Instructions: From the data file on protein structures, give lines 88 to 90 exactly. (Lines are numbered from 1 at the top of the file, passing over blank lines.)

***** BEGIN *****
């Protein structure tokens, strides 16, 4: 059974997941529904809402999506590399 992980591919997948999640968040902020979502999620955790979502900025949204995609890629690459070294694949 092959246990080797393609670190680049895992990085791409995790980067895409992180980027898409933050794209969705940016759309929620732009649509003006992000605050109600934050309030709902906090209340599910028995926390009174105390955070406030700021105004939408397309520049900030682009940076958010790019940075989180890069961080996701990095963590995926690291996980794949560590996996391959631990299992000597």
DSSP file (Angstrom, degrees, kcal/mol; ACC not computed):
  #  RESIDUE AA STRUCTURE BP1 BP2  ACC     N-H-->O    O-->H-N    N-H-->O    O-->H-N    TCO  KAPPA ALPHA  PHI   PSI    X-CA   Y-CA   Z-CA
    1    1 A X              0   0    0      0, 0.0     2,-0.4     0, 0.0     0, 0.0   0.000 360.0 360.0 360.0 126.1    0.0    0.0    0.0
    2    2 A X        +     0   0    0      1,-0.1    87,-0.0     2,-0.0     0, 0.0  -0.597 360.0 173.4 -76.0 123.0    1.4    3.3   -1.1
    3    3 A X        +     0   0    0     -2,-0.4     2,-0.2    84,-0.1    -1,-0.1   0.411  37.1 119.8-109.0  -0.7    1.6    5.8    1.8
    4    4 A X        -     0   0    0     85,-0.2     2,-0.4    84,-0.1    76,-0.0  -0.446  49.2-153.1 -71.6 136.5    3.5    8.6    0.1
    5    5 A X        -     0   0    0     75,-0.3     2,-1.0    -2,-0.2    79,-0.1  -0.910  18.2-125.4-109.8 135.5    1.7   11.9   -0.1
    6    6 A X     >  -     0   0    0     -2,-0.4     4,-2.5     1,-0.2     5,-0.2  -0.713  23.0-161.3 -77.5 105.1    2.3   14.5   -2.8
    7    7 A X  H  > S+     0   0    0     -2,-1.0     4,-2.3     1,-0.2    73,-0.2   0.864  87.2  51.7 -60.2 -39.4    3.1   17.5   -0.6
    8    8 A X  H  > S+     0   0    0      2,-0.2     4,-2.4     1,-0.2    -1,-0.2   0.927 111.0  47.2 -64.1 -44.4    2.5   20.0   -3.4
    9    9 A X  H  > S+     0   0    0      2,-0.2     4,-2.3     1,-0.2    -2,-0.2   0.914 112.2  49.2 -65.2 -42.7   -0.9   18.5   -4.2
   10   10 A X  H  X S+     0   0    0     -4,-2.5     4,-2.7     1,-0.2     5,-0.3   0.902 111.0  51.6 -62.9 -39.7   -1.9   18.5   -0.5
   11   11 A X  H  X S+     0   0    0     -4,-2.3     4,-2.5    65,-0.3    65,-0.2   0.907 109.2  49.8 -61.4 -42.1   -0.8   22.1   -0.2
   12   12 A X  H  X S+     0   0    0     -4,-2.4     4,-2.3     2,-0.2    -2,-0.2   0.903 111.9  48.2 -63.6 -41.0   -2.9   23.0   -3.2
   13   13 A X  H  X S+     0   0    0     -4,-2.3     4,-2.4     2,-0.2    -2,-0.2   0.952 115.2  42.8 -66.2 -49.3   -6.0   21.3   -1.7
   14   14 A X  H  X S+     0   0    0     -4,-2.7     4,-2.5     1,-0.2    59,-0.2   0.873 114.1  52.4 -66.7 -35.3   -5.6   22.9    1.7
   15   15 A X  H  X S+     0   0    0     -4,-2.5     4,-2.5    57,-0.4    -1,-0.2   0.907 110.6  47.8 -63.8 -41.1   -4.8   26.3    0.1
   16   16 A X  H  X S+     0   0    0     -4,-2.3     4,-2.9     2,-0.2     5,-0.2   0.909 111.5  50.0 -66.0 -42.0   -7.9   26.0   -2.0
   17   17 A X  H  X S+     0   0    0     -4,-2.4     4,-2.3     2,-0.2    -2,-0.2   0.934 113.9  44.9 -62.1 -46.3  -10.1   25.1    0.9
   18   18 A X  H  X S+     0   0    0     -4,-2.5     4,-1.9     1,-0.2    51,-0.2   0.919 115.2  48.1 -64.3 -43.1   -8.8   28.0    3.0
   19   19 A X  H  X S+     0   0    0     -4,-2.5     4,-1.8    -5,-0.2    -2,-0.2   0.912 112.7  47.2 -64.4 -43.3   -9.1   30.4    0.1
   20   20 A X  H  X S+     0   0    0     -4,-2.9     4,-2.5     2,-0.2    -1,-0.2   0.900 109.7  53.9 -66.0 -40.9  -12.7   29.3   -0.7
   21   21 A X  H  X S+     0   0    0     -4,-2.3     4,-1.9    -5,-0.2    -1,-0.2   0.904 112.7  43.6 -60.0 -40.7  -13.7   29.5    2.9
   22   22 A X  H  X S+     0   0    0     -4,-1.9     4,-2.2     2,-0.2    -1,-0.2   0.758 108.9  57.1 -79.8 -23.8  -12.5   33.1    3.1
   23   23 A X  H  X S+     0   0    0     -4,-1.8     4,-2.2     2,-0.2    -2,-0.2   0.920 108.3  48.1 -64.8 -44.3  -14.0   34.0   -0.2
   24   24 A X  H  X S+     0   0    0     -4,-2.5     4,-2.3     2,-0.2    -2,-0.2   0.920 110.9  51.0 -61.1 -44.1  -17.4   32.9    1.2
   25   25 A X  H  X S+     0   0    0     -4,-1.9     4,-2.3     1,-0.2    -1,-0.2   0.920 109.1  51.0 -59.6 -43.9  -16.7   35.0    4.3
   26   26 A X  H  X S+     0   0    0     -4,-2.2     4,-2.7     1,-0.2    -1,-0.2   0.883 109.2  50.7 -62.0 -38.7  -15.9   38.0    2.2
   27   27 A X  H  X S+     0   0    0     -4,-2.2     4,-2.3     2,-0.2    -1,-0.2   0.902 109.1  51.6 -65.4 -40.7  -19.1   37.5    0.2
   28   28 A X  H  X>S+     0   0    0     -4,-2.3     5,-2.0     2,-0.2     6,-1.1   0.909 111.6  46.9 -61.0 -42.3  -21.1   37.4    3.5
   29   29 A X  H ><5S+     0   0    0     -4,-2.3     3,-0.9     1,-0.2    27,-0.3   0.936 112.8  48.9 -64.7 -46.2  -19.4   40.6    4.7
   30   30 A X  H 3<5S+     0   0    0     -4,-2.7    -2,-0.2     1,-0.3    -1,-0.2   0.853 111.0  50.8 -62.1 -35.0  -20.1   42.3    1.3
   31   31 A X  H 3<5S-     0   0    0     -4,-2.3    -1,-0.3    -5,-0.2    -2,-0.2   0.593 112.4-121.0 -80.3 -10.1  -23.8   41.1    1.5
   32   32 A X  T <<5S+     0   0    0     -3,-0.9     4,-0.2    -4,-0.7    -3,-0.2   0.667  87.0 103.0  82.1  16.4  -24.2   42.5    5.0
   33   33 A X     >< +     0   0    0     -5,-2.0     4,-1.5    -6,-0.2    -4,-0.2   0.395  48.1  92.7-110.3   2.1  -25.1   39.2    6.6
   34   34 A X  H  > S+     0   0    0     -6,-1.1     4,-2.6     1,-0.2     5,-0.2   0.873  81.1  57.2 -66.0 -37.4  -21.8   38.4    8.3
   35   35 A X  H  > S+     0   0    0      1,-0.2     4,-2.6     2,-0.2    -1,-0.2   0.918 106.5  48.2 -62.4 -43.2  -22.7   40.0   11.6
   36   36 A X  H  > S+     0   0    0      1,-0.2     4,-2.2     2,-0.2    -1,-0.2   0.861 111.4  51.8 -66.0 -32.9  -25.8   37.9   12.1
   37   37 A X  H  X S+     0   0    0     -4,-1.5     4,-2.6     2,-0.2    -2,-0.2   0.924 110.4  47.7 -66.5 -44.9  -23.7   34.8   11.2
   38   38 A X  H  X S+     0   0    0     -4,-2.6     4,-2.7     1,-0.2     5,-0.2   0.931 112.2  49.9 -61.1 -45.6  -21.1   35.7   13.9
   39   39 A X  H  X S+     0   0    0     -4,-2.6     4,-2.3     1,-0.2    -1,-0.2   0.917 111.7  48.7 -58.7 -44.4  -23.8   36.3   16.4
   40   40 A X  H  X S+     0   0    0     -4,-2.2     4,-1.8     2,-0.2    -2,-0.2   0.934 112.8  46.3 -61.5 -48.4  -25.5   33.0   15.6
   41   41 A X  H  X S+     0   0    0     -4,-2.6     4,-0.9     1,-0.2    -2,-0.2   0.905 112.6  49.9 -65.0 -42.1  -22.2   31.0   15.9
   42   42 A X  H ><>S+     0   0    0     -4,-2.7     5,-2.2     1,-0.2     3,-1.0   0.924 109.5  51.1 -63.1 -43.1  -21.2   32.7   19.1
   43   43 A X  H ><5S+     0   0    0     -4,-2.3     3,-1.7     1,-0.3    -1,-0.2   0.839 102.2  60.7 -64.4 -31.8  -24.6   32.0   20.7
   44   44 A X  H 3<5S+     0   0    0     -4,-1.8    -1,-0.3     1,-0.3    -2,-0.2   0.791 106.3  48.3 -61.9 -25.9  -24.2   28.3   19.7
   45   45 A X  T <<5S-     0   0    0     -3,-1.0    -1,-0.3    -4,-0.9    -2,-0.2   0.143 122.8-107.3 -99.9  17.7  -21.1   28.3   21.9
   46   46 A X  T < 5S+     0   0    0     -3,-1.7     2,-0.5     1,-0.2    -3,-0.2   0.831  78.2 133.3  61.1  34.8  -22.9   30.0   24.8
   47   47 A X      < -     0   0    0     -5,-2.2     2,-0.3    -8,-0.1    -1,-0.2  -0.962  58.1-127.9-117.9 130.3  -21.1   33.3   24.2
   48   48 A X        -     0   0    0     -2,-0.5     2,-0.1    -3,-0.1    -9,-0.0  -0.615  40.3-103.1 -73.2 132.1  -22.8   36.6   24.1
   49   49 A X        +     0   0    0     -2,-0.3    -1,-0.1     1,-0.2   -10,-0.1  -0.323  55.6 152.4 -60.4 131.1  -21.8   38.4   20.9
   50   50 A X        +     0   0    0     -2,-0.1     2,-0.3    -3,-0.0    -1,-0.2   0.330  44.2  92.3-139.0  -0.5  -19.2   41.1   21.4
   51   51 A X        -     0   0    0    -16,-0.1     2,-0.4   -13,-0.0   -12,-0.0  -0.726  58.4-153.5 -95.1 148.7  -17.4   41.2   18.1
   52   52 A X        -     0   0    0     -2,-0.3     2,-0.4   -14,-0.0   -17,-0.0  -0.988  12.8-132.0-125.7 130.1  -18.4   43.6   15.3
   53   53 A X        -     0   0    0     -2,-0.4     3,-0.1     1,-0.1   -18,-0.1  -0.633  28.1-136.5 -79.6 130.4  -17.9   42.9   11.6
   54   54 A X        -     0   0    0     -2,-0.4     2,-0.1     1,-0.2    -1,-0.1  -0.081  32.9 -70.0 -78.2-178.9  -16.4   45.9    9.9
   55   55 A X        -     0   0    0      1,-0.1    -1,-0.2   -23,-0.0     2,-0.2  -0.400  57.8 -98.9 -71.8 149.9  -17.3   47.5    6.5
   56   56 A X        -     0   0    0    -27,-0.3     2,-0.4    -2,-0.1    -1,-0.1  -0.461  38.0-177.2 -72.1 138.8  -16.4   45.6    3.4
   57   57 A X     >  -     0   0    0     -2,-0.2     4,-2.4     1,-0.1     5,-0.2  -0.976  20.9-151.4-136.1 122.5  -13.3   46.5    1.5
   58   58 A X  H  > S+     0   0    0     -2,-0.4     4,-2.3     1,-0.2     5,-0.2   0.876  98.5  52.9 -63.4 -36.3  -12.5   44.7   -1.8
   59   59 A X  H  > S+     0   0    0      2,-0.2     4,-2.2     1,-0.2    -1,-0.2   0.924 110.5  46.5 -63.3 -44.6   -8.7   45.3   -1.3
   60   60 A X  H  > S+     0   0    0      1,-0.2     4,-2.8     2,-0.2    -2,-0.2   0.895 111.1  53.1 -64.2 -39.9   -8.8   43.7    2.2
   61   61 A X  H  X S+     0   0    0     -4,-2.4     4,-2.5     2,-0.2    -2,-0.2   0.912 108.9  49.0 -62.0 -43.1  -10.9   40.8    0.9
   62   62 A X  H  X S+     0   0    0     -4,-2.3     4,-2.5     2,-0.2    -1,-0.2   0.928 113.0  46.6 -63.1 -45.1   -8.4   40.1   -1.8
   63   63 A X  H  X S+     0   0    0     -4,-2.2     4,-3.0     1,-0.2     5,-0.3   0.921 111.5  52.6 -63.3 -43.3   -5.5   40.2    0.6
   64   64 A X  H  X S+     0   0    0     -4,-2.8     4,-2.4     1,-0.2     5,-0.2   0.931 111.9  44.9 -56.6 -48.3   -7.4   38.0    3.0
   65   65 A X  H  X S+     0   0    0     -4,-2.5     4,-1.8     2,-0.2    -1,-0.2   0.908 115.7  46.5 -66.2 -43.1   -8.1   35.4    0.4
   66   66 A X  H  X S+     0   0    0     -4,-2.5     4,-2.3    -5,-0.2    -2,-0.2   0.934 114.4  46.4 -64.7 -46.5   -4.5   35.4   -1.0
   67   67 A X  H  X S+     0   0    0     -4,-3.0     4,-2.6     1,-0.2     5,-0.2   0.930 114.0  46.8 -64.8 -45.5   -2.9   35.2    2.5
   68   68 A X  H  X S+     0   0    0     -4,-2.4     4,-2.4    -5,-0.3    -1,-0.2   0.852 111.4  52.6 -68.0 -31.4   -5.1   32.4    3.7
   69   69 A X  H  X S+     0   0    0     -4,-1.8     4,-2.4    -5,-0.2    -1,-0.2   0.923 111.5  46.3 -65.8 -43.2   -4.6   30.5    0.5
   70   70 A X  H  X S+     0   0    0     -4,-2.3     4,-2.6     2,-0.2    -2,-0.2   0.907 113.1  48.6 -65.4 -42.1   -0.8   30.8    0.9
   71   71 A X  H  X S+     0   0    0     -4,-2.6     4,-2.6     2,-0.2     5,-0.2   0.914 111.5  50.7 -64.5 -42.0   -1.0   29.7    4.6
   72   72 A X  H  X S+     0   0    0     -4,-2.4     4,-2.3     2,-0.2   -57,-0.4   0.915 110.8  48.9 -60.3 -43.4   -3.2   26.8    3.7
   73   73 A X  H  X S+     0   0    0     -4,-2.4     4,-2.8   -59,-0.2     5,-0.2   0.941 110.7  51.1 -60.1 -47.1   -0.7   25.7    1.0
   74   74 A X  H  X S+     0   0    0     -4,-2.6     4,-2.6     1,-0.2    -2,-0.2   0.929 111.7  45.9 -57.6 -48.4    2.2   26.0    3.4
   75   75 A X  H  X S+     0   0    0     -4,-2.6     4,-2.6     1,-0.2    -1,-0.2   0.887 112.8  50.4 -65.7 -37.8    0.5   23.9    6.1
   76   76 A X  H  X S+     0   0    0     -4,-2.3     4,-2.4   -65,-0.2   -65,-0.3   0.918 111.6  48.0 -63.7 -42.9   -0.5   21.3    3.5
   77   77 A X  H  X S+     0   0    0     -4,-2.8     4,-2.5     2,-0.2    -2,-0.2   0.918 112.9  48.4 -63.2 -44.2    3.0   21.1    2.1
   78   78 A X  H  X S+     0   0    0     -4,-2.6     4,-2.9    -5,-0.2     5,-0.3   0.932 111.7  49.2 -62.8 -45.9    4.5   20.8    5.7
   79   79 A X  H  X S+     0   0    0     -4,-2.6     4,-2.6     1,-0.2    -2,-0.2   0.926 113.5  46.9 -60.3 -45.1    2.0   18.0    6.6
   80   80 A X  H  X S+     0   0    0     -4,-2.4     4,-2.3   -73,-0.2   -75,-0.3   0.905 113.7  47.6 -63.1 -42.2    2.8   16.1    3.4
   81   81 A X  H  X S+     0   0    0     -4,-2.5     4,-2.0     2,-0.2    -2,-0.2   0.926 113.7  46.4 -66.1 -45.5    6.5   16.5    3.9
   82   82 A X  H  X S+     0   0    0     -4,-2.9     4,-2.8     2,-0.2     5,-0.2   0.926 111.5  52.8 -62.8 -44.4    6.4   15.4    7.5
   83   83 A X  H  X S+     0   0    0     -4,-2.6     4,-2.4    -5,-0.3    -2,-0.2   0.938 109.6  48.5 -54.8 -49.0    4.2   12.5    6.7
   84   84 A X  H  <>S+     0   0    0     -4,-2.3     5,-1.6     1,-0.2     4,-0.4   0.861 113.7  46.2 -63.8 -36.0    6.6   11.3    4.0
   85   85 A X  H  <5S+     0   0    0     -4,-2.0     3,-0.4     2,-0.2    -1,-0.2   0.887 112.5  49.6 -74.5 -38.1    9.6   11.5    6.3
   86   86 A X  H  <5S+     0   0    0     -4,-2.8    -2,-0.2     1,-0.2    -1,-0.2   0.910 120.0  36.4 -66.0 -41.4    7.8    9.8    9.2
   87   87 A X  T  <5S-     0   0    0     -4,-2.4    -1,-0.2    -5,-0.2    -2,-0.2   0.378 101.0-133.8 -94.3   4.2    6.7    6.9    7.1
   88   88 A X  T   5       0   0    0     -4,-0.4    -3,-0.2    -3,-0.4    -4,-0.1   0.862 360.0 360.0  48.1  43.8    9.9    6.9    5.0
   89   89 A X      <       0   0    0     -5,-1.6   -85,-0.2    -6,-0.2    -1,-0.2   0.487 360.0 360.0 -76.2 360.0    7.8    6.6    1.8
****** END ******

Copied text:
   85   85 A X  H  <5S+     0   0    0     -4,-2.0     3,-0.4     2,-0.2    -1,-0.2   0.887 112.5  49.6 -74.5 -38.1    9.6   11.5    6.3
   86   86 A X  H  <5S+     0   0    0     -4,-2.8    -2,-0.2     1,-0.2    -1,-0.2   0.910 120.0  36.4 -66.0 -41.4    7.8    9.8    9.2
   87   87 A X  T  <5S-     0   0    0     -4,-2.4    -1,-0.2    -5,-0.2    -2,-0.2   0.378 101.0-133.8 -94.3   4.2    6.7    6.9    7.1